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t's an odd-numbered year, and that means it's time once again for one of the world's oldest ocean races — the Transpacific Yacht Race. For those of us on the West Coast, it's right in our backyard, and the attraction of this downwind classic for both aspiring and established offshore sailors is ever-enduring. This year sees quite a few boats that are new to the race, or even recently launched, with some extremely highquality crews, helped in part, no doubt, by the reduced numbers of entries compared to two years ago. To be fair, the most recent edition was the 50th running in the history of this race, which began in 1906. That garnered a lot of extra interest and resulted in 88 starters in 2019. Although it originally appeared as if

Ray Paul's pretty blue Botin 65 'Artemis' is among nine San Francisco Bay Area-based entries.

there would be more than 50 entries this year, some dropouts leave the fleet at a total of 44 boats. But what this year's race lacks in numbers, it more than makes up for in quality. Interestingly, in a first — in what seems like forever at least — there are no multihulls entered this year, something we'd guess is more of an aberration than a trend. As always, we like to pull out our magic dartboard before the race and pick some winners for each division, overall honors, and elapsed-time honors. In the grand scheme of things, due to the extreme variability of conditions for the first 250 miles or so relative to the bulk of the 2,225-mile racetrack from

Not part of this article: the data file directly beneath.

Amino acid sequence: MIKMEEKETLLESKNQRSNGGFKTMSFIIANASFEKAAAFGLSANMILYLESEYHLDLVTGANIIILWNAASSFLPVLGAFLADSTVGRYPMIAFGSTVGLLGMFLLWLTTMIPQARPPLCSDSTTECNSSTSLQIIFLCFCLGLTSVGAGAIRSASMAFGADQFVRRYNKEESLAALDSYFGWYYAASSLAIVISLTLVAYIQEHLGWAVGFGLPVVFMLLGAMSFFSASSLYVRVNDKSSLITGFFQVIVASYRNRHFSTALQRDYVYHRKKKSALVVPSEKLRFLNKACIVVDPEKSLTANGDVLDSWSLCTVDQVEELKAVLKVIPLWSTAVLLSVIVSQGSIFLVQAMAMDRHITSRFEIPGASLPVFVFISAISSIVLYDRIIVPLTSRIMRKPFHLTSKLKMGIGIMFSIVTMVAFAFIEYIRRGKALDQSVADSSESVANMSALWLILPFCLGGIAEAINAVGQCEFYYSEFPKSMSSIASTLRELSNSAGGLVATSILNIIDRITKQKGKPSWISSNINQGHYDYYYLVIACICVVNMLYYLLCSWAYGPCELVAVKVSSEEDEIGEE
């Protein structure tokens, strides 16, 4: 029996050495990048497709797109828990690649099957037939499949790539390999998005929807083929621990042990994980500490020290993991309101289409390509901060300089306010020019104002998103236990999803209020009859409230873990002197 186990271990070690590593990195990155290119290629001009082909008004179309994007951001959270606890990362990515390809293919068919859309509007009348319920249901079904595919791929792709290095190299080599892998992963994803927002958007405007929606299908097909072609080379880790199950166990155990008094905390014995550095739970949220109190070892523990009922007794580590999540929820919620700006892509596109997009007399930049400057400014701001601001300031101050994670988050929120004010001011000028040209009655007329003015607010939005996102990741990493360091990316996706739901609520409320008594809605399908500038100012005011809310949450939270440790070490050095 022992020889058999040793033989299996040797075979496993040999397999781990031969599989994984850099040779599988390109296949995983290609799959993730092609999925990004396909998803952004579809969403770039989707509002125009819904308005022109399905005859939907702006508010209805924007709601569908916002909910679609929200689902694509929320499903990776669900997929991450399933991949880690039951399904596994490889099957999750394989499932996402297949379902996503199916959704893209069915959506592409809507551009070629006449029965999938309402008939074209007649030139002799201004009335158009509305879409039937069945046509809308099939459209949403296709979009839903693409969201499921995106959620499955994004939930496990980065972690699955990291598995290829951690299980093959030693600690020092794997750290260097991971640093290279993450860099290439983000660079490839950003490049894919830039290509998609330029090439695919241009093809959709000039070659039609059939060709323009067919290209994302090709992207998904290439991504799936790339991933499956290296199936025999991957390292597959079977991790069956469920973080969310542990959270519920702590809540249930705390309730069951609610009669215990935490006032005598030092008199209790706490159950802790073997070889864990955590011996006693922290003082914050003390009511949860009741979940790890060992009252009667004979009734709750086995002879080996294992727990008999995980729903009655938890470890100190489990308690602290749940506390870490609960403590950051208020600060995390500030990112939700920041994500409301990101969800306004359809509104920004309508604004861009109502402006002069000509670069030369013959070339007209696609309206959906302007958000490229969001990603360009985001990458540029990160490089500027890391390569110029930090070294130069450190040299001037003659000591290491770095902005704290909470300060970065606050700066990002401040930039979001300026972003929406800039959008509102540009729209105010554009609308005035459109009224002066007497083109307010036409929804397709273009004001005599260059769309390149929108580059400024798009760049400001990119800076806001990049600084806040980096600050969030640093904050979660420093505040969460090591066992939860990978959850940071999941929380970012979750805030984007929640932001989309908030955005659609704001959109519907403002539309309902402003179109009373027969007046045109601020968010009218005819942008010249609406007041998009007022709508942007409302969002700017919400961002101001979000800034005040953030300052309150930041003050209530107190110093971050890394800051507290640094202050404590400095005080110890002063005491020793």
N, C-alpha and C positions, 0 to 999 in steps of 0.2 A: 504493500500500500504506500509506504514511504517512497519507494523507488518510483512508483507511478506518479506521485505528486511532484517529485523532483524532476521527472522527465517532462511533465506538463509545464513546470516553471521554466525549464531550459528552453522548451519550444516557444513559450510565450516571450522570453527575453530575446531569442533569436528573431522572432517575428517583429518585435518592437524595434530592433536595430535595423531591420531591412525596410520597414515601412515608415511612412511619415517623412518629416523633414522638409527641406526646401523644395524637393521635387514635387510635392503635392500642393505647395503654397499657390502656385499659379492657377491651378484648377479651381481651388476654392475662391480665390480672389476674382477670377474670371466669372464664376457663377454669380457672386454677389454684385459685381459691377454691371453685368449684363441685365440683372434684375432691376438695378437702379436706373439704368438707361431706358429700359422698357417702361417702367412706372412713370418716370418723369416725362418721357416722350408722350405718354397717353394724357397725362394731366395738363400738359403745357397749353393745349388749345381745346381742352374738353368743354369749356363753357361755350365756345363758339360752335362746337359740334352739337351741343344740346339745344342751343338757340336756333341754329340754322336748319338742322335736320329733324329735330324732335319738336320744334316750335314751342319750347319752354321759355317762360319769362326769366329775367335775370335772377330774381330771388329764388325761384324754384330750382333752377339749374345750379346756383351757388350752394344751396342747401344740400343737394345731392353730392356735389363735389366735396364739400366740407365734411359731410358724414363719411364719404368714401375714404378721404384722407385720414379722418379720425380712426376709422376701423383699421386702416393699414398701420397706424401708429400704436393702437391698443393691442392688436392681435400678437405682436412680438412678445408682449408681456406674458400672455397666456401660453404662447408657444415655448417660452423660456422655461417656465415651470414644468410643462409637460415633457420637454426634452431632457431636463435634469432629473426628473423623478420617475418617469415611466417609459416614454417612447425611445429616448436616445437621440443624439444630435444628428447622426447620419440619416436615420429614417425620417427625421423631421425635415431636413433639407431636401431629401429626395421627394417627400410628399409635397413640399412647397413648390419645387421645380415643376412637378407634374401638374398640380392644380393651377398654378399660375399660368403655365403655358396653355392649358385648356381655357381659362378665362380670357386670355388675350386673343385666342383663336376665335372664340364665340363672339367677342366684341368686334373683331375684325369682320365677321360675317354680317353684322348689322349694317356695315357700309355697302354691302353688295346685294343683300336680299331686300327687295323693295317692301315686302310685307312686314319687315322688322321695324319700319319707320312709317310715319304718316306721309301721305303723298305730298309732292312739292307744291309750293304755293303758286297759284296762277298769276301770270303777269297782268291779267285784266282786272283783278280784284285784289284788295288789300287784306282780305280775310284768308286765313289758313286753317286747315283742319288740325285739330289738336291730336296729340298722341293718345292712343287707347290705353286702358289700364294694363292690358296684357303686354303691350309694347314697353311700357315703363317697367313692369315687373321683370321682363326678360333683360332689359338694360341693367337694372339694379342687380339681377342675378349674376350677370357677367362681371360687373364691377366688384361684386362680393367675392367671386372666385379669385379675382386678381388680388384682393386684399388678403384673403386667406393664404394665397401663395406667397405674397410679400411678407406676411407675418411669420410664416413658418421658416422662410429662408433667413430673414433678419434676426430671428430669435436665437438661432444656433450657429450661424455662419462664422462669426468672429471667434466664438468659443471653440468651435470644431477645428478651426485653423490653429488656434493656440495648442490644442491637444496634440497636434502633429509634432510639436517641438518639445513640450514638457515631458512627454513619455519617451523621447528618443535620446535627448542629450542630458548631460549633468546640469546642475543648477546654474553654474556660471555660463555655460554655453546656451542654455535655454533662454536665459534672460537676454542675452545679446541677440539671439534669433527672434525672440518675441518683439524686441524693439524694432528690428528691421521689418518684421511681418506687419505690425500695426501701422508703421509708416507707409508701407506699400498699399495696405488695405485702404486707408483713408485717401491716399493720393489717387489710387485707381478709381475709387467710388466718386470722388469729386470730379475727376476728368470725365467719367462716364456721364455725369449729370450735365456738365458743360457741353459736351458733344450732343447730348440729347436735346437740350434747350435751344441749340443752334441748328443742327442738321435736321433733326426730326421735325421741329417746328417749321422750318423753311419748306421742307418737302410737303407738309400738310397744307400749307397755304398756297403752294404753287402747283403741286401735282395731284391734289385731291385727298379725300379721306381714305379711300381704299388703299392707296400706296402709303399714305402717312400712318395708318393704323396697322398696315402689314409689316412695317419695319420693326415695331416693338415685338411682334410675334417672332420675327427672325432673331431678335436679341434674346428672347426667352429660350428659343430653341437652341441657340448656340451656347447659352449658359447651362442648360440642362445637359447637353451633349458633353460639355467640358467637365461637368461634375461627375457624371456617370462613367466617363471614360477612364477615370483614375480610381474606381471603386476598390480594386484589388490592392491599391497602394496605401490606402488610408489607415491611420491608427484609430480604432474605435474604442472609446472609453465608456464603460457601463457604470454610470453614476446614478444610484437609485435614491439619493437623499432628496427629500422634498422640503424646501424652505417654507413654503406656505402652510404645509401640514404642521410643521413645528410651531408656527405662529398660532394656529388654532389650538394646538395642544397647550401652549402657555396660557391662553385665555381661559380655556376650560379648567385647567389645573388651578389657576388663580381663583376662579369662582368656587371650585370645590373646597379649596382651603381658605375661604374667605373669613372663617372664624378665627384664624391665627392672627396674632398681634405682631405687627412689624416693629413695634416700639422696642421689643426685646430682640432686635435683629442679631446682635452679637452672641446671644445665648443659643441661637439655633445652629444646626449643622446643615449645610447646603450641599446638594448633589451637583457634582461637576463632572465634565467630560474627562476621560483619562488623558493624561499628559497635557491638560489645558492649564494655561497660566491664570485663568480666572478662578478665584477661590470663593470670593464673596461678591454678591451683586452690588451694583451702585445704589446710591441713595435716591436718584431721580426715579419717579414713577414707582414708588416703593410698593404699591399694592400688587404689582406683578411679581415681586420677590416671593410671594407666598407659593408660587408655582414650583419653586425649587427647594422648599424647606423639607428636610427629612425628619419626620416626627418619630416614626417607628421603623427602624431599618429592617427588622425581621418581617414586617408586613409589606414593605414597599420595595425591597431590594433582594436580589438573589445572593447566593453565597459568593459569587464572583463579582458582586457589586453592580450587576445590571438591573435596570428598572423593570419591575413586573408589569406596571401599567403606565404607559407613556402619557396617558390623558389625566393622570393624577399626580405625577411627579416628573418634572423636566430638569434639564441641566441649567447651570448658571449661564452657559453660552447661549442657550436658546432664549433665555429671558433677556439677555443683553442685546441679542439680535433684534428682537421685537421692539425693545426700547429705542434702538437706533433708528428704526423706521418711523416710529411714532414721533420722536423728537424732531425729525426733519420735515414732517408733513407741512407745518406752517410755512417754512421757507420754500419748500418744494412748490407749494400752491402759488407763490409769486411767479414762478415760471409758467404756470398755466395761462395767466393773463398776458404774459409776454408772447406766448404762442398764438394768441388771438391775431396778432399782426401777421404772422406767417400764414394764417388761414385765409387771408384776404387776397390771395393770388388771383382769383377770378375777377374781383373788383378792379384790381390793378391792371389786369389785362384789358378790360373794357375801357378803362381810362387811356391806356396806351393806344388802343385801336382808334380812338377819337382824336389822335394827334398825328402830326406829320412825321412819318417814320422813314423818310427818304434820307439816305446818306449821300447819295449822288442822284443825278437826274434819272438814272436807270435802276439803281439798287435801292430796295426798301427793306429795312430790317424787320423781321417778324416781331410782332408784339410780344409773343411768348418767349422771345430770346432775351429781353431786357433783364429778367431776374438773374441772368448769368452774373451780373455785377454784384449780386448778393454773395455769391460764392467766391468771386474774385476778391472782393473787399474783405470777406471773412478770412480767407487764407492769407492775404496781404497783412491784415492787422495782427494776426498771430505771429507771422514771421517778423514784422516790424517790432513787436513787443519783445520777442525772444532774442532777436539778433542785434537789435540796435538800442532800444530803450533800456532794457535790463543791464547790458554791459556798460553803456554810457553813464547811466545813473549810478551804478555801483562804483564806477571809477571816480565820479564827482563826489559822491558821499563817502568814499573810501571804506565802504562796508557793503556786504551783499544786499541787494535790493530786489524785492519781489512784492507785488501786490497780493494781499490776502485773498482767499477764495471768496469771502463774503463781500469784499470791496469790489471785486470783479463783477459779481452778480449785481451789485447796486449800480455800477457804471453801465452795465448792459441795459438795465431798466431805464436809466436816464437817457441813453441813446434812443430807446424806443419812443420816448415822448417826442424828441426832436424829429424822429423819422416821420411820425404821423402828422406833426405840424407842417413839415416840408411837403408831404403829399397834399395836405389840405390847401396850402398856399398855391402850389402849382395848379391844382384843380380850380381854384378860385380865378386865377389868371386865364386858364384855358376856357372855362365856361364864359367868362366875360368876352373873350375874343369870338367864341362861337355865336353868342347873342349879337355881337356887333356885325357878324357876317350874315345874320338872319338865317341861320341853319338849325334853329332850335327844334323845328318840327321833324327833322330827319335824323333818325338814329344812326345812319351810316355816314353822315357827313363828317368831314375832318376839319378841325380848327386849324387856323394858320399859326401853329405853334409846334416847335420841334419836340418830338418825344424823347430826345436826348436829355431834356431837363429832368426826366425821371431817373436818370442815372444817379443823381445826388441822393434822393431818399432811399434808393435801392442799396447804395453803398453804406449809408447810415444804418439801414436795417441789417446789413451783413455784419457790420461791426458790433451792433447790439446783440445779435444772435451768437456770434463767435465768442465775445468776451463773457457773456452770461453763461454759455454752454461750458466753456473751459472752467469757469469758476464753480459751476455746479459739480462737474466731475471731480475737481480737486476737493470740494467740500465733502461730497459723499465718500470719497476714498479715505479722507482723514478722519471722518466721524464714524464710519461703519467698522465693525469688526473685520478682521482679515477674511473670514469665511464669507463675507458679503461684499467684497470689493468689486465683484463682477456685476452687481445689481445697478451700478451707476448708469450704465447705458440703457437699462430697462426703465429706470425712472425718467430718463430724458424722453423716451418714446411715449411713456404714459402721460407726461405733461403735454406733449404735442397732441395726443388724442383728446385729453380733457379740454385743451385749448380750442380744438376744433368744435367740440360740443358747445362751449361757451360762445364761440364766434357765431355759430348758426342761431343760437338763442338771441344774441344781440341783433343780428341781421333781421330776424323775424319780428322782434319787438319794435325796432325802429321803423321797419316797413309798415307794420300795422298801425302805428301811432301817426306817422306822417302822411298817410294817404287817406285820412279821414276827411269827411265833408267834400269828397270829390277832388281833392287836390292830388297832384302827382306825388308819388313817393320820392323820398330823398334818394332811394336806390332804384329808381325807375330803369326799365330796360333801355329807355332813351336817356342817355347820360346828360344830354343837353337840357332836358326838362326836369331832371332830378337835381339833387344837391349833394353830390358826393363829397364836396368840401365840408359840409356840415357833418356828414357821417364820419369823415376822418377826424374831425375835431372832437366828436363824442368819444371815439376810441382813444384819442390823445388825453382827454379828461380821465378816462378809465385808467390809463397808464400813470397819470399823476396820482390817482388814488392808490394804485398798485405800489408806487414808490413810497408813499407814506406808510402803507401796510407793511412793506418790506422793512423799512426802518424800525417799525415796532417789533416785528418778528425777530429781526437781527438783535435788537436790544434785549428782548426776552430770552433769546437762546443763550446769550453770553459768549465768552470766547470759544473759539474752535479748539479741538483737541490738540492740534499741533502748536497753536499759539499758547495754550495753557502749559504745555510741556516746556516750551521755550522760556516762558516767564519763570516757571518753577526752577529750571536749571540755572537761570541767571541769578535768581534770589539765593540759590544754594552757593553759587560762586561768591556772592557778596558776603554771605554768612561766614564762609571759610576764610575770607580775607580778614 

Point Fermin to Diamond Head, three different start days can play a big role in determining the results, so we'll also pick winners for each of the three start days: July 13, July 16 and July 17. Although it's sometimes referred to as the "Latitude Jinx," picking division favorites is not intended to interfere with anyone's result. So, without further ado, we'll get right into it. Division 8 Starting on July 13, Division 8 features a solid fleet of seven displacement boats. Leading the group on LOA is Cecil and Alyson Rossi's Farr 57 Ho'okolohe representing St. Francis and Waikiki Yacht Clubs. Other Bay Area boats include Brent Crawford and Jason Holloway's Beneteau 49 Knotty Boo, flying the burgees of both San Francisco and St. Francis YCs, and Andy Schwenk's Spindrift V representing Richmond YC.

As for elapsed-time honors, this one has to go to…


Another Express 37, Dan Merino's Juno, from Southwestern YC; Mike Sudo's Macondo, a Beneteau First 47.7, representing Del Rey YC; and Justin Waite's Stevens 47 Mikmaks from Kenai Fjords YC are all here as well. Division 8 is rounded out by Mark Ashmore's Cal 40 Nalu V, representing South Shore YC, fresh off the overall win in the SoCal 300! As far as picking a winner for this one, we're going with Ho'okolohe, which boasts a rock star crew made up of Hawaiians and mainlanders. Division 7 Starting on July 16, Division 7 features five boats, including a pair of recently launched J/121s, a waterballasted speedster developed particularly for offshore sailing. Scott Grealish's BlueFlash and Scott Campbell's Riva both hail from the Portland area. The two J/121s, in addition to Gib Black's Kaneohe-based Tripp 47 Lurline and Tim Jones' Olson 40 Live Wire, representing the Diego Garcia YC, will have their hands full with Greg Dorn's Dehler 46 Favonius, representing SFYC. Favonius features a really strong Bay Area crew including navigator Will Paxton,

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Latitude 38 July 2021  

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